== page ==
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I have seen an experimental linux box where

lvreduce -rL -10G /dev/main/repository  

worked without unmounting (i.e. even on root,home dir etc), but it does not on my server install

  • debian squeeze
  • LVM version: 2.02.111(2) (2014-09-01)
  • Library version: 1.02.90 (2014-09-01)
  • Driver version: 4.27.0
  • Linux kernel: 3.16.0-4-amd64
  • filesystem: ext3

what it the version combination which allows it?

PS: I tried to browse release notes of lvm but to no avail.

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The command you issued will not reduce your LV, rather it will grow the LV by 10GB, concurrently expanding its filesystem.

Shrink/reduce a LV is a much more delicate operation, as you need to be absolutely sure that the filesystem inside the to-be-shrink volume does not overflow the new volume limit. For filesystems which do not support shrinking (eg: xfs), you can not resize the LV at all.

Anyway, what exact error/log do you have when executing your command?

EDIT

ok, you are really speaking about growing the LV. On-line filesystem resize is a long-time supported features in pretty much any kernels. Can you post the log of your command? Please also add the output of pvs, vgs and lvs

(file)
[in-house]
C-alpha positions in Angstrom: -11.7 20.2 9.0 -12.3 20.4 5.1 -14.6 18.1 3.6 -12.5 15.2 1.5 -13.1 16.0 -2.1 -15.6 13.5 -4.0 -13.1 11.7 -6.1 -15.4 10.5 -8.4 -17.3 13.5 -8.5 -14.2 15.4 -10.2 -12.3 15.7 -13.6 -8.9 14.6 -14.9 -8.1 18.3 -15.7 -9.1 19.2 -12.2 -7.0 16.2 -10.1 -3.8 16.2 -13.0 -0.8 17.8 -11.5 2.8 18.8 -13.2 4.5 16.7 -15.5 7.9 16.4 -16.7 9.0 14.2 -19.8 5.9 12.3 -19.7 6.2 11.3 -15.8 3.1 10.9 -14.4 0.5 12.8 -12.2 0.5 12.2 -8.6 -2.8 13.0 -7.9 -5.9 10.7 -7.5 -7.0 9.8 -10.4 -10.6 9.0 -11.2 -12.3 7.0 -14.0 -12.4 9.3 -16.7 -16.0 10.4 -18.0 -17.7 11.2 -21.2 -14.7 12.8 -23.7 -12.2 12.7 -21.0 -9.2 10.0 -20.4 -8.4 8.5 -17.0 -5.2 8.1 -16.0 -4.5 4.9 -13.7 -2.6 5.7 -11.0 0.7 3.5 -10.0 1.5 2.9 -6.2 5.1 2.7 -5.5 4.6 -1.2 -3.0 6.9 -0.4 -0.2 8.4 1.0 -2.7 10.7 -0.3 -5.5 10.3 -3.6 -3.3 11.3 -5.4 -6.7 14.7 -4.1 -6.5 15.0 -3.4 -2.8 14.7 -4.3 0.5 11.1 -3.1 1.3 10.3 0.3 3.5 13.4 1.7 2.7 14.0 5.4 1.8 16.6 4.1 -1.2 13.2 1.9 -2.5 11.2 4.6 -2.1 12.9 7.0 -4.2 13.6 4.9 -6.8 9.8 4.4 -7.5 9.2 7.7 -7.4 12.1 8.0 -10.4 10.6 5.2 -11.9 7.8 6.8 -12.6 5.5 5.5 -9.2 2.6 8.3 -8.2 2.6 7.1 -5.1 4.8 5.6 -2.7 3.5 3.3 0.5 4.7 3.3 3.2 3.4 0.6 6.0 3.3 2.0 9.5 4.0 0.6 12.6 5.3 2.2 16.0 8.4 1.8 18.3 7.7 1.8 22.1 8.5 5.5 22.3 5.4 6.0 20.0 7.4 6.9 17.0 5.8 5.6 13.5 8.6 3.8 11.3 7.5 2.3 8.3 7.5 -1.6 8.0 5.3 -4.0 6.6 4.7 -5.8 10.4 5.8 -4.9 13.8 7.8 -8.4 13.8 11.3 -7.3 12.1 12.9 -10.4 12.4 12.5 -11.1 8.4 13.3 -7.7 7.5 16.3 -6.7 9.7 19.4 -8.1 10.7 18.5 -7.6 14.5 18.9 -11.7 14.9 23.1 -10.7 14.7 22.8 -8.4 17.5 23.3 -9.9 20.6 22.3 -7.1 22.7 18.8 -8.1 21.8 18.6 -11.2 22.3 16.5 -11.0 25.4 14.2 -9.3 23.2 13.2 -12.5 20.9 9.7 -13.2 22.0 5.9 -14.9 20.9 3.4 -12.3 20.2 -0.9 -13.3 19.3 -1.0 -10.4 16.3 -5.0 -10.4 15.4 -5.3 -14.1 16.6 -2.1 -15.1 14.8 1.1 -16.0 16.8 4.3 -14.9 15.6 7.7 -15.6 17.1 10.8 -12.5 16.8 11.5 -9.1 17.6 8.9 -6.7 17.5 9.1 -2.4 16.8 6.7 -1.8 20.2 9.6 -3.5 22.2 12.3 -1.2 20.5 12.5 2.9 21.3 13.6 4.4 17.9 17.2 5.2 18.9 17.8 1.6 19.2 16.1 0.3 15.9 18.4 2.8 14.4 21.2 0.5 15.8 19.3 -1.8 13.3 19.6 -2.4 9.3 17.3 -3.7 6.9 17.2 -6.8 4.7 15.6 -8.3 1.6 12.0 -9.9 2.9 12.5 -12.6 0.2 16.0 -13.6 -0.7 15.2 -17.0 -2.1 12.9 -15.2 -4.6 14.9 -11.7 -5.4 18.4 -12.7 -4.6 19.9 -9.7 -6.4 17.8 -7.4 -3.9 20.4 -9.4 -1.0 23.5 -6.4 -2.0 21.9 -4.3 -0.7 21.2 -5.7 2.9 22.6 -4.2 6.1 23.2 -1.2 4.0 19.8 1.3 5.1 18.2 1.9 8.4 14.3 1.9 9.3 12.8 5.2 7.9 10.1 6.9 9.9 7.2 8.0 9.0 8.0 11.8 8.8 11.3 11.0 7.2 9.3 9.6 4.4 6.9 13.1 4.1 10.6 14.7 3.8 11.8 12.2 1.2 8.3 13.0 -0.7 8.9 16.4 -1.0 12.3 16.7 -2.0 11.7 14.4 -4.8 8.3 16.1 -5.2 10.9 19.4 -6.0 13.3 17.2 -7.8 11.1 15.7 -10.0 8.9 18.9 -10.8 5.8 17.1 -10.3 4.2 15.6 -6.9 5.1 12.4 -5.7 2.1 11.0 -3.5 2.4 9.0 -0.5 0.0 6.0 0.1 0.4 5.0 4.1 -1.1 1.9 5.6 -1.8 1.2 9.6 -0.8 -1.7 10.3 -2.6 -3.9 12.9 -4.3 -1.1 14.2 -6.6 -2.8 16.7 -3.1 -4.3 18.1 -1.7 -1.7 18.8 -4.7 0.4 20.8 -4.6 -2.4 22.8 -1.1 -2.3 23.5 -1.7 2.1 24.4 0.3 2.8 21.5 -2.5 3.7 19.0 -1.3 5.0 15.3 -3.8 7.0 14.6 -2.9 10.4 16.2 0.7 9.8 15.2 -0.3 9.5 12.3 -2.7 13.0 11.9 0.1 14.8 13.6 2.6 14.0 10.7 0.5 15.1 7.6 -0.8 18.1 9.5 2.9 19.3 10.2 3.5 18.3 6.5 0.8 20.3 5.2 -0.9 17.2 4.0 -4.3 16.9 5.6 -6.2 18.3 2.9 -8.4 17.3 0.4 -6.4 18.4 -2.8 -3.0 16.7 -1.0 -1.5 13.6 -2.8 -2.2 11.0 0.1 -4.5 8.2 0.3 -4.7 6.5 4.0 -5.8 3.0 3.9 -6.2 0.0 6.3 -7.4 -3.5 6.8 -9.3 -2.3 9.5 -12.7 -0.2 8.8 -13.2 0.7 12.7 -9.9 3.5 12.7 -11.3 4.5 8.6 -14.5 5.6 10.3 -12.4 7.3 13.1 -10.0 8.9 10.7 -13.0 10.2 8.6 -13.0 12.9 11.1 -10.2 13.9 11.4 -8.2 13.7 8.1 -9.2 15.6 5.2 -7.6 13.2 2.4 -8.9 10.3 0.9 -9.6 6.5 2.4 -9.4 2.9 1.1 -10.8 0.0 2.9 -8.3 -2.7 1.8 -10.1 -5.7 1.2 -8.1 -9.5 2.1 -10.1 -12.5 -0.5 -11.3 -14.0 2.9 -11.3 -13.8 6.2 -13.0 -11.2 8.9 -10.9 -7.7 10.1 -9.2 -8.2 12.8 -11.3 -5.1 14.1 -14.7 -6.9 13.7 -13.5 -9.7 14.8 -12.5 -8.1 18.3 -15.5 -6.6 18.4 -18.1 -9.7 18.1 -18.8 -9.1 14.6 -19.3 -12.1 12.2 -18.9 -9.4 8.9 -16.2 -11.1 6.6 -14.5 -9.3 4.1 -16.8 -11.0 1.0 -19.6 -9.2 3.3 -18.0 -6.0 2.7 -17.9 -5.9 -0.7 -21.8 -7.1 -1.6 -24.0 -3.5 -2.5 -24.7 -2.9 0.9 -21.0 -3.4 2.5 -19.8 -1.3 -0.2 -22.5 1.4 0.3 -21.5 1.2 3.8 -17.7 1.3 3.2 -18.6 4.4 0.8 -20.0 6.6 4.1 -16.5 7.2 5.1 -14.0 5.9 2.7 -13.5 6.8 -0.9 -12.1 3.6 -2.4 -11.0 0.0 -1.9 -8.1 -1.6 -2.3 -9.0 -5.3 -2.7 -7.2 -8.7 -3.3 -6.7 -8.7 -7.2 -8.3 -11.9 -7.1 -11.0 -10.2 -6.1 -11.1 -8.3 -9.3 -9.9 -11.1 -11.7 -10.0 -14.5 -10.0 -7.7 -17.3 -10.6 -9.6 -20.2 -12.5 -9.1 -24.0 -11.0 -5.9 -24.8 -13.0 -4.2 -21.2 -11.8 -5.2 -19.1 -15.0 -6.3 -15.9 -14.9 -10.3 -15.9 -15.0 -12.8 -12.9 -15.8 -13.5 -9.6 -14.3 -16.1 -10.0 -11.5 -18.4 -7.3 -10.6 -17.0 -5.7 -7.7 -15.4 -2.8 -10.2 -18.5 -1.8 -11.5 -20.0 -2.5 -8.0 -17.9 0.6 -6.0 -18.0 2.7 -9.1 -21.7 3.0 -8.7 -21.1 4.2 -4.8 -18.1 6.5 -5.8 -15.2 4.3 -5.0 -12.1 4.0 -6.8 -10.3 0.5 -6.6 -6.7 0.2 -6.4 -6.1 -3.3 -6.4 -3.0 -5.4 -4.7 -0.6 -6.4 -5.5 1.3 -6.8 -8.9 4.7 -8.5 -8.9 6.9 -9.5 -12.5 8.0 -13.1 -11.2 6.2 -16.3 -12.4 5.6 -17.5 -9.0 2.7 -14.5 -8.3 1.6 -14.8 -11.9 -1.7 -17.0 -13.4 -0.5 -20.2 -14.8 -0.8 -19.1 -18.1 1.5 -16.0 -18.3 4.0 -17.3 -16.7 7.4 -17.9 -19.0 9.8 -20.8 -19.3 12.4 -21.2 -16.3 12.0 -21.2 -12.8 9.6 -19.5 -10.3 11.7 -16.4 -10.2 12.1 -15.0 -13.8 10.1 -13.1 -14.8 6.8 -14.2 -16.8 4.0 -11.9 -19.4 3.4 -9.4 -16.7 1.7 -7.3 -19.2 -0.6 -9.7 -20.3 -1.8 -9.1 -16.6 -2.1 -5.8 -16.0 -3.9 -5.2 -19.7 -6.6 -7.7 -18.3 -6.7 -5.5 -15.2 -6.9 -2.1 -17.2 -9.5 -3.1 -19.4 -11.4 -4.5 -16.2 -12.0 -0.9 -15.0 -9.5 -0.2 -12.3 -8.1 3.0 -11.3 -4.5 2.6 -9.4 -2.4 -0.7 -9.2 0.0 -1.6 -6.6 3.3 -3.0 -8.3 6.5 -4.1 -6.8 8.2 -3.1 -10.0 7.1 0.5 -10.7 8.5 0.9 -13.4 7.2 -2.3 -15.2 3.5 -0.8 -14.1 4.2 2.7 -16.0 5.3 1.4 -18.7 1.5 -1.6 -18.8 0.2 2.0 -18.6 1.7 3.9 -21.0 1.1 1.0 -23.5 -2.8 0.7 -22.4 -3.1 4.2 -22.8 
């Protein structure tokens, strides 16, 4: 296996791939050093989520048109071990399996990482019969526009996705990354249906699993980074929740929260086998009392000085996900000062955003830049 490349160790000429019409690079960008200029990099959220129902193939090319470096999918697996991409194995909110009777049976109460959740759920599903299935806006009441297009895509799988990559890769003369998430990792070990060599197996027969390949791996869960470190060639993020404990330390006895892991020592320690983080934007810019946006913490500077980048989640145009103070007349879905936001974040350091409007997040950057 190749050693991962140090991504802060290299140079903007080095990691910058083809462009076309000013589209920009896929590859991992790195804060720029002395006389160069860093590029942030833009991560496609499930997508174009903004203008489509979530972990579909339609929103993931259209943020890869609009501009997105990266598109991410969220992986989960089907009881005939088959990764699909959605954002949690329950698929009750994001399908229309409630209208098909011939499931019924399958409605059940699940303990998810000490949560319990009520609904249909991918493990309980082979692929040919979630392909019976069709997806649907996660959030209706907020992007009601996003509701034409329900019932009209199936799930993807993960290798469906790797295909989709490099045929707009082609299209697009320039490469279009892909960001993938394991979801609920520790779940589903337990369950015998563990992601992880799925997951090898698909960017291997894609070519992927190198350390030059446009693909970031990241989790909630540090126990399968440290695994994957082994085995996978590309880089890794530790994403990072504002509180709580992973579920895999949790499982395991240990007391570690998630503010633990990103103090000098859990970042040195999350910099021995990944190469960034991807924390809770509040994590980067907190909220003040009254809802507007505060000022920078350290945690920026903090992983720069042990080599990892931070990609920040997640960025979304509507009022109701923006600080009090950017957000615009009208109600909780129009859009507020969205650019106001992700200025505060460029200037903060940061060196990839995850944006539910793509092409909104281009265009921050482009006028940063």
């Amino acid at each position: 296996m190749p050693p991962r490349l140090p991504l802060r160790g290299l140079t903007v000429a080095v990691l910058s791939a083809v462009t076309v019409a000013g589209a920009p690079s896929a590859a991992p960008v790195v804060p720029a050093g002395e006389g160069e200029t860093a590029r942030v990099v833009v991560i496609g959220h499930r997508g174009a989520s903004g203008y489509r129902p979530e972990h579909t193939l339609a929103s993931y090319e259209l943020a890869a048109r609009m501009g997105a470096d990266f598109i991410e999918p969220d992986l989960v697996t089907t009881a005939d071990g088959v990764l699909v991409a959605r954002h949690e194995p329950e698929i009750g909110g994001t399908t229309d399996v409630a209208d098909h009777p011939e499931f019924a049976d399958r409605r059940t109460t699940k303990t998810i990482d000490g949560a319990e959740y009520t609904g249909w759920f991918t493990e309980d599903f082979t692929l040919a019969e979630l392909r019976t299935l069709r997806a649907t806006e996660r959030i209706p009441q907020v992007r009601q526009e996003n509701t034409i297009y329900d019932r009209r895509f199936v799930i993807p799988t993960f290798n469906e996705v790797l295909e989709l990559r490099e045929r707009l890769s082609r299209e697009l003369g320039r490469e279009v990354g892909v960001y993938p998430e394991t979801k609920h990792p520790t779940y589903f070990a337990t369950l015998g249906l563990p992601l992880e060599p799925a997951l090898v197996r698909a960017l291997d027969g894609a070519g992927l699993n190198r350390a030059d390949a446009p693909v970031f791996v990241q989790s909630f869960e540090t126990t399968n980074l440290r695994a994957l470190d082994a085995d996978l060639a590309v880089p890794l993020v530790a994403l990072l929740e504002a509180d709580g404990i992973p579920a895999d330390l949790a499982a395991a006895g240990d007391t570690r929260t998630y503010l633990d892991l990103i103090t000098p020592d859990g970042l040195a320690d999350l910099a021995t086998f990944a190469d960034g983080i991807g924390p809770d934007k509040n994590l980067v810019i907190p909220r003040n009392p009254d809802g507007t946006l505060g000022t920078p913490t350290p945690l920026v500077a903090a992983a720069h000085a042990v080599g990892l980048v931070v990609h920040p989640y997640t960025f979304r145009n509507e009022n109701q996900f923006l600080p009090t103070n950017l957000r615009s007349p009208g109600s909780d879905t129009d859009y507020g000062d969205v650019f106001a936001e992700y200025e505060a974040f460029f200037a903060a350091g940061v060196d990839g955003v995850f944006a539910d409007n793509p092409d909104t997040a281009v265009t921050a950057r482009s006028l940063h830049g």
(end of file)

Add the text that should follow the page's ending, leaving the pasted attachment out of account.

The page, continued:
• Yes it is a mistake in the question, sorry. I made the correction. I also added information about filesystem used (ext3). Thanks. – gorn Feb 22 '16 at 15:41
  • It is asking whether it should umnount the system and when I say now it refuses to continue. If the exact workding is needed I can paste it here. – gorn Feb 22 '16 at 15:43
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Versions you have should allow that.

I suspect the problem that you've done lvextend which extended the lvm volume but you have not extended your filesystem. So that there's a limited size filesystem lives on larger device now.

You should be able to resize your filesystem via resize2fs /dev/main/repository ( resize4fs /dev/main/repository, xfsgrow /dev/main/repository or something like that for other filesystems).

  • I am aware of the fact, that it can be done in two steps - resizind the fs first and than reducing the logical volume. But the question holds - can it be done on mounted drive. (I know it can, but under which versions). – gorn Feb 22 '16 at 15:44
  • As I said - your versions are definitely fine. It's been there for years and your system is relatively fresh. – rvs Feb 22 '16 at 17:22
  • I did not use lvextend, I am using lvreduce - it was mistake in the question, but I corrected that already. So it is mystery, because lvreduce just asks to unmount the disk giving no chance to go around it. I will update the question with the complete communication on terminal. – gorn Feb 24 '16 at 10:48

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